Clock chaos follows end of daylight saving time

A little turn of the clock certainly has some people upset.

The turning back the hands of time early Sunday morning has resulted in terrible times for people, mostly those with kids with internal clocks.

Why, it’s gotten so bad that someone has even posted a petition on the White House site to repeal daylight saving time, which is what caused the clocks to be set ahead in the first place. It only needs 99,996 more votes before it qualifies to be officially ignored by White House officials.

This, Alexander Abad-Santos of The Atlantic writes, is “America’s greatest shame.” Think about that.

“God, I love getting up an hour earlier,” said no one ever. “Me too. I can’t wait to have my schedule messed up in the fall,” no one replied.

A 2011 Rasmussen poll (for what it’s worth, Rasmussen can be a bit skewed when it comes to conservative politicians but seems to have no known bias against time zones) found that 47 percent (ha, Romney, ha) of Americans said DST was not worth the hassle.

So how do we fix all of this? Over at Quartz, there’s an idea to just have two timezones. But let’s be clear here. The real evil here is change. No one really minds if 4 a.m. is 4 a.m. They (and their possible heart attacks) mind if for some reason or another that 4 a.m. is now 5 a.m and will be 4 a.m. in a few months. It’s time to stop this insanity.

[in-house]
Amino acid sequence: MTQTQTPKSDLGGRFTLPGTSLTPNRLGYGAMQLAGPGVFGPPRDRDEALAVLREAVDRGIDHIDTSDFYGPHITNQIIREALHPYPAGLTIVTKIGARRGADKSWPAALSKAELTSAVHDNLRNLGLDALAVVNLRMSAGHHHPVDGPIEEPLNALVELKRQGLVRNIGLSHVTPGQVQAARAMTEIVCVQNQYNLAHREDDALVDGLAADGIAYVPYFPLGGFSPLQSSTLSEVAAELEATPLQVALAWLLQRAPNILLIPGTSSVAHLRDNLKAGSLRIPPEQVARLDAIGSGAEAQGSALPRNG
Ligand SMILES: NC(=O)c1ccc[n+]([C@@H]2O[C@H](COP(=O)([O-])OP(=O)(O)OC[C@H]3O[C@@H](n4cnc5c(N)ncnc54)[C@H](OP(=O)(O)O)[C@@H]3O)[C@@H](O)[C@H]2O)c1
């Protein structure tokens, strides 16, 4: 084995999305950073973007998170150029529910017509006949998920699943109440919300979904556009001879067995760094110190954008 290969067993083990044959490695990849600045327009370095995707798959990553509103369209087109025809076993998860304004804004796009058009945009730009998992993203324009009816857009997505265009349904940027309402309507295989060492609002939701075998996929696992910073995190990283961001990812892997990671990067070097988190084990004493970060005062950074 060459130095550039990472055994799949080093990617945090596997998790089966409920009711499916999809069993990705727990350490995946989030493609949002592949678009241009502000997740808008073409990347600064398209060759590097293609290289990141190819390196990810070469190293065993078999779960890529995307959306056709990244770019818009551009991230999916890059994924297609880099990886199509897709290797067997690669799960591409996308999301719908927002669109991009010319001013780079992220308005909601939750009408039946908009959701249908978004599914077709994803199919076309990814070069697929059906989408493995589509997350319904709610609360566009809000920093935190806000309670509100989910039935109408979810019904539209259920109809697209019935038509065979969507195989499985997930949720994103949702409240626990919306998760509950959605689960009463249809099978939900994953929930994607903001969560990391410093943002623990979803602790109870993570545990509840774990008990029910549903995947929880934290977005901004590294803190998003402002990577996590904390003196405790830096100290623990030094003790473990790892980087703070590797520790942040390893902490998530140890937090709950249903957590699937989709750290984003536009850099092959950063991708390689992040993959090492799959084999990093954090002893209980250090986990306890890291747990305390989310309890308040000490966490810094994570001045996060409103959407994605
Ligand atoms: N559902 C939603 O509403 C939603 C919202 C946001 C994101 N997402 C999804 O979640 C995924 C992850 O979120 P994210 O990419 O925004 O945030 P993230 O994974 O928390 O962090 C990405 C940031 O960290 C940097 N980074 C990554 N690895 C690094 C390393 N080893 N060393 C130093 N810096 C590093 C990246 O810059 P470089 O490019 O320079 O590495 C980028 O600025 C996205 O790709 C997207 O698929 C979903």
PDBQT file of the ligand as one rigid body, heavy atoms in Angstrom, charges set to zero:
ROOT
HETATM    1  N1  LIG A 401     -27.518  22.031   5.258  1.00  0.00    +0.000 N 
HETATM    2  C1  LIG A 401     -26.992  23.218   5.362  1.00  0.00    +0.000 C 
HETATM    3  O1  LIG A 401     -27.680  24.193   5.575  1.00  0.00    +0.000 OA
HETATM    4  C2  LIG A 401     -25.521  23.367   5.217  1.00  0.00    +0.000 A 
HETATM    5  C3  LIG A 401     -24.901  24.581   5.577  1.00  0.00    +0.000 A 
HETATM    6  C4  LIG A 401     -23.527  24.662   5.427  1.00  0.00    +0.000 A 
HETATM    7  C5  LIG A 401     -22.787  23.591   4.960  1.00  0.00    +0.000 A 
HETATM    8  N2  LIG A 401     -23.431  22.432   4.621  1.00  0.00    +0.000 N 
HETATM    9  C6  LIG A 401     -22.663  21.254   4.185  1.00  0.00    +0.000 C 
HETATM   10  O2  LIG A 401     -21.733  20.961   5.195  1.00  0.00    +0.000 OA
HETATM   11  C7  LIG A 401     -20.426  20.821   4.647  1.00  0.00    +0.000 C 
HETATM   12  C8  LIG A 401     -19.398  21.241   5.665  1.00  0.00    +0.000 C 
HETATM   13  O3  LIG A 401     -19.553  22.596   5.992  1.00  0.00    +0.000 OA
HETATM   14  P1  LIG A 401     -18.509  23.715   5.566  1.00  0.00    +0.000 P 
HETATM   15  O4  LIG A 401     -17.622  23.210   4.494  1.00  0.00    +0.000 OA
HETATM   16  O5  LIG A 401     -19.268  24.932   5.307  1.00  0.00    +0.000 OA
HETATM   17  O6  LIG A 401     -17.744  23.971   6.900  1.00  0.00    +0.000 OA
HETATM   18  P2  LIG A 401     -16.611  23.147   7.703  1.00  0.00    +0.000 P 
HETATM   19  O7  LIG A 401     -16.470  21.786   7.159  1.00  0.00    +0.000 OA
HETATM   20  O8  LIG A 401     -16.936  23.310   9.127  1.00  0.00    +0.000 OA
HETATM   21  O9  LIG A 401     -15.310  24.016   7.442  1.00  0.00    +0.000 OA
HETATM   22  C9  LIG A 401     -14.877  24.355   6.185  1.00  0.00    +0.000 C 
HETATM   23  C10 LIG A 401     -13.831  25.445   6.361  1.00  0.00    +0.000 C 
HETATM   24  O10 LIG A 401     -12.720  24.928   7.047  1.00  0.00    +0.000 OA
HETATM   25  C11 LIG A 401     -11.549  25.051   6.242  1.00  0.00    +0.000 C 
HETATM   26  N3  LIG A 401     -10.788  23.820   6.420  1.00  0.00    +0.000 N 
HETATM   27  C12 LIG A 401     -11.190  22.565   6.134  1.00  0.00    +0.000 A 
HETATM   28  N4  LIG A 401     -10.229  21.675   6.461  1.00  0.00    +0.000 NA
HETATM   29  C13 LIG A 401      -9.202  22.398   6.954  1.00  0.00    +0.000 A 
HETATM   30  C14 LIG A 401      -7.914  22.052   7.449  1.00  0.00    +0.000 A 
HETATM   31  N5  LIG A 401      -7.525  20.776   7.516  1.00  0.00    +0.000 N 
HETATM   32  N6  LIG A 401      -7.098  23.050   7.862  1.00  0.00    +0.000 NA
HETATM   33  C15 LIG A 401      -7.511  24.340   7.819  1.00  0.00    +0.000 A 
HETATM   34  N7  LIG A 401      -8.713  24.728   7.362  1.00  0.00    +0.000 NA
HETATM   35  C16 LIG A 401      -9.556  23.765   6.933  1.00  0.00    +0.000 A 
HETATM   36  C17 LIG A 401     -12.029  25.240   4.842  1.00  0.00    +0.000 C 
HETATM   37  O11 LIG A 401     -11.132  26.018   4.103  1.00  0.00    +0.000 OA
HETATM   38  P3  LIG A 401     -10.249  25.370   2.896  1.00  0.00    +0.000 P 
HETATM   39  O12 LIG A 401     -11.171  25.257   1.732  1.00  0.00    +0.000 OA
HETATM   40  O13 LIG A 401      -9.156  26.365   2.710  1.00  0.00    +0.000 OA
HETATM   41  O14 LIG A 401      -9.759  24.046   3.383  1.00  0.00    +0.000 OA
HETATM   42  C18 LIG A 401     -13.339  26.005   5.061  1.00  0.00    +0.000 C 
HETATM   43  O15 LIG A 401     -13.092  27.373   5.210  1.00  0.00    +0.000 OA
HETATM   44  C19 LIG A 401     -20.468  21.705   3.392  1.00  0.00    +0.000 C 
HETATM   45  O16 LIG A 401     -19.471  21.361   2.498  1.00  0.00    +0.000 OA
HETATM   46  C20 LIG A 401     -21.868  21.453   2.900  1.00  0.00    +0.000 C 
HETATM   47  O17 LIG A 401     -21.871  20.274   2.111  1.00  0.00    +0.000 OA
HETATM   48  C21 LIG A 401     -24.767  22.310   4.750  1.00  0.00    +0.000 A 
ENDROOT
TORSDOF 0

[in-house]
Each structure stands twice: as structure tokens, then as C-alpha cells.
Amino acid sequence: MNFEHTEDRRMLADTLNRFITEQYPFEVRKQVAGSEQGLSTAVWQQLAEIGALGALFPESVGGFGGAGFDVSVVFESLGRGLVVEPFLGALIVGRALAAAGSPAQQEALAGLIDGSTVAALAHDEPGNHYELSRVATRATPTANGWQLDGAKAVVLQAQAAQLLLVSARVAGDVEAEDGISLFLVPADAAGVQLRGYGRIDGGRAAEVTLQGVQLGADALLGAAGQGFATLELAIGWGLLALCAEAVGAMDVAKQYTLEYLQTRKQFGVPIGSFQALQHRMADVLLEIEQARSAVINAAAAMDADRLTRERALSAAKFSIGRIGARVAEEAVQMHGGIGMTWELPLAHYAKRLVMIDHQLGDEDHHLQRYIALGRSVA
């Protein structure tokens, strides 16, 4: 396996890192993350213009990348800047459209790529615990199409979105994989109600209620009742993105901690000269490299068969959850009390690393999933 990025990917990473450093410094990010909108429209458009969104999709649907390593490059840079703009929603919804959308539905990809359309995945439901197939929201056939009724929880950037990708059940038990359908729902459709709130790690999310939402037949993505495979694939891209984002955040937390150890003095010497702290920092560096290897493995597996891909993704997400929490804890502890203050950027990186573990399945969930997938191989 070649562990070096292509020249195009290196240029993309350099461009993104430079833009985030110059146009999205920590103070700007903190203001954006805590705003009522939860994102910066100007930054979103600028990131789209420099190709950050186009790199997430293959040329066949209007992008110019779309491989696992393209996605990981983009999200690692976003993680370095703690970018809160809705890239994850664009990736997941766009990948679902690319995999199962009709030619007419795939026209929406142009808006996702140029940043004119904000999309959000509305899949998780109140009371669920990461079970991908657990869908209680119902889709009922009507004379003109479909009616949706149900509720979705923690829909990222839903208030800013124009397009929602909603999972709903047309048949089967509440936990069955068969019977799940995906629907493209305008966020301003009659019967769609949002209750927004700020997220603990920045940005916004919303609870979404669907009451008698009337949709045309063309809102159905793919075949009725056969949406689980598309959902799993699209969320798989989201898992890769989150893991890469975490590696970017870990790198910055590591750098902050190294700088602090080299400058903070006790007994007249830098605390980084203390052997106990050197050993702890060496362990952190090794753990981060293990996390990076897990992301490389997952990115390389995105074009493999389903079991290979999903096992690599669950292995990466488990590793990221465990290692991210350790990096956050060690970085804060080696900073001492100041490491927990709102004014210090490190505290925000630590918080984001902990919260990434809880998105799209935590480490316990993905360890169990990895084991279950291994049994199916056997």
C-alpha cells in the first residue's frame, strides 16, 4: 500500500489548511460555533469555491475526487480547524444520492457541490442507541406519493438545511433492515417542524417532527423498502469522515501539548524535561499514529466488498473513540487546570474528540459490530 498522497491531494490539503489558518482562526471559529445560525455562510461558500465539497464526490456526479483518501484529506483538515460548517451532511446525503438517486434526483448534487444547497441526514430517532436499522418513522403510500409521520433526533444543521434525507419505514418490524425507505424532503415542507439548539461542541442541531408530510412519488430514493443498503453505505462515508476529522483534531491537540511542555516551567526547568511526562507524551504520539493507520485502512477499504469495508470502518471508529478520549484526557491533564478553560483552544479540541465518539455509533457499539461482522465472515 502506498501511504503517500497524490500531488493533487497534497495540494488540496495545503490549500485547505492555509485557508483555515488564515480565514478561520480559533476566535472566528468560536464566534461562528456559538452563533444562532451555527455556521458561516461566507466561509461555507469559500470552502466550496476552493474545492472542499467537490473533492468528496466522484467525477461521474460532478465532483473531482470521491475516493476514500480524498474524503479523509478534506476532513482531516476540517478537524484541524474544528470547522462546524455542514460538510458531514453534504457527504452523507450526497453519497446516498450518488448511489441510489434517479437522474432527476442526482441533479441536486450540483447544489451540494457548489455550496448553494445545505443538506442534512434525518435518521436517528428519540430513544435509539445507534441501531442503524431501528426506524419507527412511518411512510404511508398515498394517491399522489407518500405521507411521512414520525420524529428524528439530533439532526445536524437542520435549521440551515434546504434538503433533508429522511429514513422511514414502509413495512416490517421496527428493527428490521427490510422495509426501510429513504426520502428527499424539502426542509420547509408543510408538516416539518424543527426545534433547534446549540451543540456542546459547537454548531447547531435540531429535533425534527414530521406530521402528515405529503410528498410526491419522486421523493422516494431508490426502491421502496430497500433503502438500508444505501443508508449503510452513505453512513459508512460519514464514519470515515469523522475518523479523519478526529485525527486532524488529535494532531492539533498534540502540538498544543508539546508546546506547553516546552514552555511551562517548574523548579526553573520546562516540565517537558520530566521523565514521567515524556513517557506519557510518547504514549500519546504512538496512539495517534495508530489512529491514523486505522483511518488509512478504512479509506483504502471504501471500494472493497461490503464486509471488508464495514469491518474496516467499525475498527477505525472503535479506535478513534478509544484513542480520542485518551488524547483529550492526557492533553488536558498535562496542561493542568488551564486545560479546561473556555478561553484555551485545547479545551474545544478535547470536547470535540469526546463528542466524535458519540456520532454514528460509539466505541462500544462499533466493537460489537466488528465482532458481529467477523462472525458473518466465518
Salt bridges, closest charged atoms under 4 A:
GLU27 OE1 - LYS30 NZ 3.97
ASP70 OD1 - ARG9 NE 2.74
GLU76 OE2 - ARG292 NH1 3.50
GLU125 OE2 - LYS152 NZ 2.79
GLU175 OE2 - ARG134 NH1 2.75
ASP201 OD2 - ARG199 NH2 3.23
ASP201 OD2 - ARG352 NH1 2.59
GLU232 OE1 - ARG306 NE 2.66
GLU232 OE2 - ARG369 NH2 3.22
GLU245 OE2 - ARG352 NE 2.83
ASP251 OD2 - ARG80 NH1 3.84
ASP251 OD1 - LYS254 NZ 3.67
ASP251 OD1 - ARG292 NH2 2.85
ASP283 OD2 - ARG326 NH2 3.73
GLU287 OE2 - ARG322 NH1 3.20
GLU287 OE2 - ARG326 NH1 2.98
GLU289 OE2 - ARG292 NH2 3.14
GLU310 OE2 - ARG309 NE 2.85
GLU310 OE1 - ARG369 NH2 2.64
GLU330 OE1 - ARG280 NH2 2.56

National Geographic also joined the caucus, noting that having to turn your clock ahead an hour in the spring could kill you.

Shifting our clocks an hour naturally makes for a few groggy mornings, but some research suggests a far more dangerous impact to our bodies—an increased risk of heart attack. A 2012 study by University of Alabama at Birmingham’s Martin Young found that the risk of heart attack surges by 10 percent on the Monday and Tuesday after moving the clocks ahead an hour each spring.

“Exactly why this happens is not known but there are several theories,” Young said in a statement accompanying the study.

“Sleep deprivation, the body’s circadian clock, and immune responses all can come into play when considering reasons that changing the time by an hour can be detrimental to someone’s health.”

Got a headache today? Blame the clock.